Objective: The authors evaluated suicide risk rates detected via a depression screener administered within a large pediatric primary care system and examined 1-year follow-up care after adolescents' endorsement of suicide risk.
Methods: Retrospective electronic health record data were extracted to examine both suicide risk rates from items endorsed on the Patient Health Questionnaire-Modified for Teens (PHQ-9-M) and primary care providers' (PCPs') follow-up suicide risk assessments on the day of depression screening among adolescents ages 12-18 years during the period of September 1, 2014, to August 31, 2016. Manual chart review was conducted, and charts were coded for several follow-up care actions (e.g., referral to behavioral health providers and provision of crisis line information) in the year after suicidality endorsement.
Results: In a sample of 12,690 adolescents, 5.1% endorsed thoughts of death or self-harm, 3.6% reported a lifetime suicide attempt, and 2.4% endorsed serious suicidal ideation within the past month. Manual chart review of a stratified random subsample of 150 of the 643 adolescents who endorsed a lifetime suicide attempt, serious ideation in the past month, or both illustrated the types of follow-up care they received. The PCPs adhered to the system's suicide assessment questions with high fidelity. Follow-up care from PCPs and other providers during the year after suicide risk endorsement was more variable.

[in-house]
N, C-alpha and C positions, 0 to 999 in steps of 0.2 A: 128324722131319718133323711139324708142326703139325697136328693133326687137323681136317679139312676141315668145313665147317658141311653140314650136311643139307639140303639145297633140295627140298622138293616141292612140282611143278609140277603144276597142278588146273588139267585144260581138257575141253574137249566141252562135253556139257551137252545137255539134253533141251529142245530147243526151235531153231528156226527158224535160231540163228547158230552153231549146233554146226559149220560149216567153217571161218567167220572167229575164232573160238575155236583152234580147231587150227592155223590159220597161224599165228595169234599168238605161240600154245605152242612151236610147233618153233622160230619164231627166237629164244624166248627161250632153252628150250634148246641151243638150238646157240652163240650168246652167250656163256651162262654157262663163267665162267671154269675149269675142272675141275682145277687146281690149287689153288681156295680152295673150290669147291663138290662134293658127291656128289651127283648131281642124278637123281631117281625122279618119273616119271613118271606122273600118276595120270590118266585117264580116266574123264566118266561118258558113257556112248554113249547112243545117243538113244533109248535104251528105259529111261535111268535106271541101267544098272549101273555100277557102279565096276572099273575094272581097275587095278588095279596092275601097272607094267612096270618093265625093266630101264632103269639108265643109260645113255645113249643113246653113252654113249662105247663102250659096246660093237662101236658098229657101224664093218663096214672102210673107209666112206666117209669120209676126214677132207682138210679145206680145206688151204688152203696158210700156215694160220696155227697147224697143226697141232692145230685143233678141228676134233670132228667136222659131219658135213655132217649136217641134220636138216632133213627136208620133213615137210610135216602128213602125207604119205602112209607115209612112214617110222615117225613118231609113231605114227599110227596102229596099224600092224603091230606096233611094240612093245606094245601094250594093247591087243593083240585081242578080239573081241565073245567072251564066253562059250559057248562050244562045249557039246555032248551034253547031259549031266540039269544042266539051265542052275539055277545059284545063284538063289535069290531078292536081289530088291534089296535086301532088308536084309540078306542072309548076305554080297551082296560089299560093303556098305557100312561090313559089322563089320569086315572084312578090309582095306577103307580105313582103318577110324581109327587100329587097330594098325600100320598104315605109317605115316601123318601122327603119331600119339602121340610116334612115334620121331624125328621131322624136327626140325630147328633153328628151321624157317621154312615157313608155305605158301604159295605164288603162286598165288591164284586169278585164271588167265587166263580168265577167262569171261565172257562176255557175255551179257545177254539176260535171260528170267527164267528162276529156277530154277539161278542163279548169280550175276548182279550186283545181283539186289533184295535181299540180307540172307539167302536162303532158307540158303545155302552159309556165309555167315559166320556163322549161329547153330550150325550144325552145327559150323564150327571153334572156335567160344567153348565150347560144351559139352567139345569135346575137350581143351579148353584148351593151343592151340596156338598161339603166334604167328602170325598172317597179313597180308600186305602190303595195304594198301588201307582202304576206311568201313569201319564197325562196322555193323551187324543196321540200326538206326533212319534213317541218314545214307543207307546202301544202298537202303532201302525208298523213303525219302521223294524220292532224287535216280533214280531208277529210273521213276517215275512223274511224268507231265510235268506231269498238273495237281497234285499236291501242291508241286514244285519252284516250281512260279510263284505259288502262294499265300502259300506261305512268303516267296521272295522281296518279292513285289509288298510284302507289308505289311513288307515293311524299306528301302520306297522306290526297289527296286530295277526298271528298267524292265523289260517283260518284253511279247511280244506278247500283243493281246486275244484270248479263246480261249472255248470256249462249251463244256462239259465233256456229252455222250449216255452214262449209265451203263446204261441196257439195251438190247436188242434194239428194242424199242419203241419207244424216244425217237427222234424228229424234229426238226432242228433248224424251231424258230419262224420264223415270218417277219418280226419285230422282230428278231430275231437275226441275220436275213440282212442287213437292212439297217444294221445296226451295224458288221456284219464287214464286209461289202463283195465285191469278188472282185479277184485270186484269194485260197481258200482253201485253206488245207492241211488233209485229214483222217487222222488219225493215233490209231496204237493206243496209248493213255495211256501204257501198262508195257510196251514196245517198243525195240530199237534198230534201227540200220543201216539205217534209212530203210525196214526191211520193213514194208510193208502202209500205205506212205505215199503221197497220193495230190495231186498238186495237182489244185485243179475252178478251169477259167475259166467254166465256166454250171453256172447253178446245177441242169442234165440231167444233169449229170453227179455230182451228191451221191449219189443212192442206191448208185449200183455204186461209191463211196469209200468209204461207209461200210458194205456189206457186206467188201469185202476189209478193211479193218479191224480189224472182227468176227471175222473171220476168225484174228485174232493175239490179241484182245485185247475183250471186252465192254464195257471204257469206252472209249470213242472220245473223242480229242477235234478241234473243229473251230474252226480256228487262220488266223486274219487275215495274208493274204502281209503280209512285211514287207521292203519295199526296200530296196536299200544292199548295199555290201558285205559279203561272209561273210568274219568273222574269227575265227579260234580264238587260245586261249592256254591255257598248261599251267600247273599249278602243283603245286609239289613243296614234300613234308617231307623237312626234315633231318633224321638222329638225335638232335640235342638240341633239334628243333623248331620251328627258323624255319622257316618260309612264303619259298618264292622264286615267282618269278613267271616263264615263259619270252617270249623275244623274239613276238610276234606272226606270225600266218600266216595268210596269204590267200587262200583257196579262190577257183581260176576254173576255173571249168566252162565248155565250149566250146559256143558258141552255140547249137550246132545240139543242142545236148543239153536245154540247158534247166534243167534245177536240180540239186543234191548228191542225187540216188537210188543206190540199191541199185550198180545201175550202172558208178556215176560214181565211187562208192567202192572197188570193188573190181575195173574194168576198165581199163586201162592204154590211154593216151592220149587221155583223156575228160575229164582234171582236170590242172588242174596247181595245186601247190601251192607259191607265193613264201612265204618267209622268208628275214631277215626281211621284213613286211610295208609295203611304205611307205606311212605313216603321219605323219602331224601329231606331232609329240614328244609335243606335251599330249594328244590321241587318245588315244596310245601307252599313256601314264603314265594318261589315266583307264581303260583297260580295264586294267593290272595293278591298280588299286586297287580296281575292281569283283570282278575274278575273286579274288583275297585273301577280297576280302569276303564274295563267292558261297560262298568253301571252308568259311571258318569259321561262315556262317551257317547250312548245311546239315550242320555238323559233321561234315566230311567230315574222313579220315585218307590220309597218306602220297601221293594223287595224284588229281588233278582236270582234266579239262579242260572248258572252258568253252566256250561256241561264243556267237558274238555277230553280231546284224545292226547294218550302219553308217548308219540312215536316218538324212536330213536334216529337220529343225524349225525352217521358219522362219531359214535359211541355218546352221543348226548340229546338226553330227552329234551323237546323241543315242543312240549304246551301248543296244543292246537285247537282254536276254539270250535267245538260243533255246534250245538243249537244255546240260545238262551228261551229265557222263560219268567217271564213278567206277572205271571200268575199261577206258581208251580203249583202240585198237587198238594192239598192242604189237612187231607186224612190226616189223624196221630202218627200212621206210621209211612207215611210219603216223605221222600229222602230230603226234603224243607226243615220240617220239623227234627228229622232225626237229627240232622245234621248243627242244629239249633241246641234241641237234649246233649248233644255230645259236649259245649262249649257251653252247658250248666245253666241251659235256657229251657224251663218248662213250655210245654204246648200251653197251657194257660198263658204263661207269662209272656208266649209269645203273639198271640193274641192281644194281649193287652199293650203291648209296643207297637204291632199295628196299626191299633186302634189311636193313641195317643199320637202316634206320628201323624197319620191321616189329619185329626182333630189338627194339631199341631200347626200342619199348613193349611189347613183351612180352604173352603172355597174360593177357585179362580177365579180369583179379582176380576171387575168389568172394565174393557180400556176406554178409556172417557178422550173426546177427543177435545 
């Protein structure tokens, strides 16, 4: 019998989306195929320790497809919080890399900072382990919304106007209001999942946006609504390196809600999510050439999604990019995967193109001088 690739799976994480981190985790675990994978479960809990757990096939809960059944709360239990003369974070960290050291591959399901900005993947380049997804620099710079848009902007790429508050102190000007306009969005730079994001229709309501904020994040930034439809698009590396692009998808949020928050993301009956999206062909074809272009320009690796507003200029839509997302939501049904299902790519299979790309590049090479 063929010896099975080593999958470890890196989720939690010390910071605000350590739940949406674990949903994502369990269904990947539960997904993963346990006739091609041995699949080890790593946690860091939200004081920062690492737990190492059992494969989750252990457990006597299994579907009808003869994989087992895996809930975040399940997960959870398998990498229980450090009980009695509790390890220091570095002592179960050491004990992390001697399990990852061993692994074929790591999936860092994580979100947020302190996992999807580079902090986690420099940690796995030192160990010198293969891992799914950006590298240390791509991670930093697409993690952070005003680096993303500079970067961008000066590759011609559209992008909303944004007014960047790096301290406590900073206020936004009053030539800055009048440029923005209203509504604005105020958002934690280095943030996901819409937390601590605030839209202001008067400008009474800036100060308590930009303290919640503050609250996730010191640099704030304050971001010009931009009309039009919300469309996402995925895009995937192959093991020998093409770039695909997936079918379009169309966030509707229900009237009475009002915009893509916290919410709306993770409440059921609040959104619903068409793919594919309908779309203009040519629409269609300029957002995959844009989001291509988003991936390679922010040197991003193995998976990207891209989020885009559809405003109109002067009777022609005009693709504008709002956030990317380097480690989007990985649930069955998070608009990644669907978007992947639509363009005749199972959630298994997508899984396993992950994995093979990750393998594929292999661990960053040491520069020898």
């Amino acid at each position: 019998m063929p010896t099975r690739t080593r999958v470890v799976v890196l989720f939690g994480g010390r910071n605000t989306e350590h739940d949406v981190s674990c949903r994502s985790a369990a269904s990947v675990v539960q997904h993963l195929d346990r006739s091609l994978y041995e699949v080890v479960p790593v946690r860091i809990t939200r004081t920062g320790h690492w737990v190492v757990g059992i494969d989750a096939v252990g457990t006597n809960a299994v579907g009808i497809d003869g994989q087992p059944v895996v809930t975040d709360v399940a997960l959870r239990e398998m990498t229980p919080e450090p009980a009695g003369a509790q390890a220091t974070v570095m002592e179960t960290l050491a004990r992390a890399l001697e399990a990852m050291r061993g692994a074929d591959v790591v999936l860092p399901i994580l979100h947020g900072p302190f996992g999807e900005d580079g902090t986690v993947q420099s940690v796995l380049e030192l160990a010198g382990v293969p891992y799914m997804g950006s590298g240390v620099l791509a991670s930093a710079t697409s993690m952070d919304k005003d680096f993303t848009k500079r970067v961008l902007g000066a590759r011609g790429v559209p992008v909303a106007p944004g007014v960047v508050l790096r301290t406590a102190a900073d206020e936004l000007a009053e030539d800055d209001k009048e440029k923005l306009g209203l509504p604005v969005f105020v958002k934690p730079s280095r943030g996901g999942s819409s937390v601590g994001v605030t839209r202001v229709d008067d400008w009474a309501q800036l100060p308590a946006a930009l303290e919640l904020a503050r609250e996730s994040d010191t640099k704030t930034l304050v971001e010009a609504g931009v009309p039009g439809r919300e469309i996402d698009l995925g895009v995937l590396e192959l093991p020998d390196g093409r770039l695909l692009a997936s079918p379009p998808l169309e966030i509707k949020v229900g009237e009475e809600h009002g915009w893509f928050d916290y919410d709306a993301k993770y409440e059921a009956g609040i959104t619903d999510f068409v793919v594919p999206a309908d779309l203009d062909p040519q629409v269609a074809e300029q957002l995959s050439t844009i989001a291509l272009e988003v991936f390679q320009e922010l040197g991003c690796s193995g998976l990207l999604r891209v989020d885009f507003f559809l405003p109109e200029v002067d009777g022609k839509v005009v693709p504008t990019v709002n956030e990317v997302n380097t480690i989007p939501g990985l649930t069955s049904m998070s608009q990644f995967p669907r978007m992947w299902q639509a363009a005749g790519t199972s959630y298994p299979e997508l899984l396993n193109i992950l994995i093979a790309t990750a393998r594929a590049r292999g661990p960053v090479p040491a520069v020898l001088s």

Conclusions: Findings demonstrate the feasibility of incorporating suicide assessment procedures into depression screening in pediatric primary care and highlight avenues for maximizing preventive care for adolescents at increased risk for suicide.
Keywords: Adolescent suicide; Depression; Pediatric; Primary care; Screening.